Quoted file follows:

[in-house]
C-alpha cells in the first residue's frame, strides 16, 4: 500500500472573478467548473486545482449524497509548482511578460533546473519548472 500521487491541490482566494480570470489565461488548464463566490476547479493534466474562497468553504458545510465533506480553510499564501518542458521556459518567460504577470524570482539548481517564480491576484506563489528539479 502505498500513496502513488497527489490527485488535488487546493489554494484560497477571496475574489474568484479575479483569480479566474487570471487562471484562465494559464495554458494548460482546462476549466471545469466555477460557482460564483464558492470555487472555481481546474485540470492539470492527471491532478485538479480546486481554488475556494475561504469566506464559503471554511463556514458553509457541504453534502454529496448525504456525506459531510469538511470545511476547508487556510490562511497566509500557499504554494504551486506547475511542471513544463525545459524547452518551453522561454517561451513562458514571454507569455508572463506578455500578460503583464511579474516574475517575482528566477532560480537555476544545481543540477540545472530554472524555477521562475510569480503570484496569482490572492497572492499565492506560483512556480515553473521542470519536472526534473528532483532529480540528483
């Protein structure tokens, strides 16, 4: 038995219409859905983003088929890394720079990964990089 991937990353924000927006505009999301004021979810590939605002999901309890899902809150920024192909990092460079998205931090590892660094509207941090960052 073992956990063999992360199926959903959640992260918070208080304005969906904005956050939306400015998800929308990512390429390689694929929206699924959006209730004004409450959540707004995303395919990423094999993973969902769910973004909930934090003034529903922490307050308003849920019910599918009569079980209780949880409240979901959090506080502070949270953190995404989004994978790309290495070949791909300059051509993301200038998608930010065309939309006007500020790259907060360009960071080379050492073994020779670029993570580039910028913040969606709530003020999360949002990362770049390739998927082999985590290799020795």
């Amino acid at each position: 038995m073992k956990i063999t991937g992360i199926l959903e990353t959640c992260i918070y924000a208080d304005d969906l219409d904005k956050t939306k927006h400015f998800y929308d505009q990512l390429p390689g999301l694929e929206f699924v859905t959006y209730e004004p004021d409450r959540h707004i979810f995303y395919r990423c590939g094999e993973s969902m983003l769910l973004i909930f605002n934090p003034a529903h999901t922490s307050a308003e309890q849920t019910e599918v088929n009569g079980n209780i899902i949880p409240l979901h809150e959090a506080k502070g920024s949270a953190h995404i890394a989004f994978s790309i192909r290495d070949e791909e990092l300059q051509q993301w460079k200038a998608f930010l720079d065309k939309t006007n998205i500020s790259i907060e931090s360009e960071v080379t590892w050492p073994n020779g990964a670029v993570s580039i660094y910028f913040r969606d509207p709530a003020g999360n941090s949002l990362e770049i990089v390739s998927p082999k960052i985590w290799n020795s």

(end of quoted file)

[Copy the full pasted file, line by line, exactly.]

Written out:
[in-house]
C-alpha cells in the first residue's frame, strides 16, 4: 500500500472573478467548473486545482449524497509548482511578460533546473519548472 500521487491541490482566494480570470489565461488548464463566490476547479493534466474562497468553504458545510465533506480553510499564501518542458521556459518567460504577470524570482539548481517564480491576484506563489528539479 502505498500513496502513488497527489490527485488535488487546493489554494484560497477571496475574489474568484479575479483569480479566474487570471487562471484562465494559464495554458494548460482546462476549466471545469466555477460557482460564483464558492470555487472555481481546474485540470492539470492527471491532478485538479480546486481554488475556494475561504469566506464559503471554511463556514458553509457541504453534502454529496448525504456525506459531510469538511470545511476547508487556510490562511497566509500557499504554494504551486506547475511542471513544463525545459524547452518551453522561454517561451513562458514571454507569455508572463506578455500578460503583464511579474516574475517575482528566477532560480537555476544545481543540477540545472530554472524555477521562475510569480503570484496569482490572492497572492499565492506560483512556480515553473521542470519536472526534473528532483532529480540528483
């Protein structure tokens, strides 16, 4: 038995219409859905983003088929890394720079990964990089 991937990353924000927006505009999301004021979810590939605002999901309890899902809150920024192909990092460079998205931090590892660094509207941090960052 073992956990063999992360199926959903959640992260918070208080304005969906904005956050939306400015998800929308990512390429390689694929929206699924959006209730004004409450959540707004995303395919990423094999993973969902769910973004909930934090003034529903922490307050308003849920019910599918009569079980209780949880409240979901959090506080502070949270953190995404989004994978790309290495070949791909300059051509993301200038998608930010065309939309006007500020790259907060360009960071080379050492073994020779670029993570580039910028913040969606709530003020999360949002990362770049390739998927082999985590290799020795």
């Amino acid at each position: 038995m073992k956990i063999t991937g992360i199926l959903e990353t959640c992260i918070y924000a208080d304005d969906l219409d904005k956050t939306k927006h400015f998800y929308d505009q990512l390429p390689g999301l694929e929206f699924v859905t959006y209730e004004p004021d409450r959540h707004i979810f995303y395919r990423c590939g094999e993973s969902m983003l769910l973004i909930f605002n934090p003034a529903h999901t922490s307050a308003e309890q849920t019910e599918v088929n009569g079980n209780i899902i949880p409240l979901h809150e959090a506080k502070g920024s949270a953190h995404i890394a989004f994978s790309i192909r290495d070949e791909e990092l300059q051509q993301w460079k200038a998608f930010l720079d065309k939309t006007n998205i500020s790259i907060e931090s360009e960071v080379t590892w050492p073994n020779g990964a670029v993570s580039i660094y910028f913040r969606d509207p709530a003020g999360n941090s949002l990362e770049i990089v390739s998927p082999k960052i985590w290799n020795s």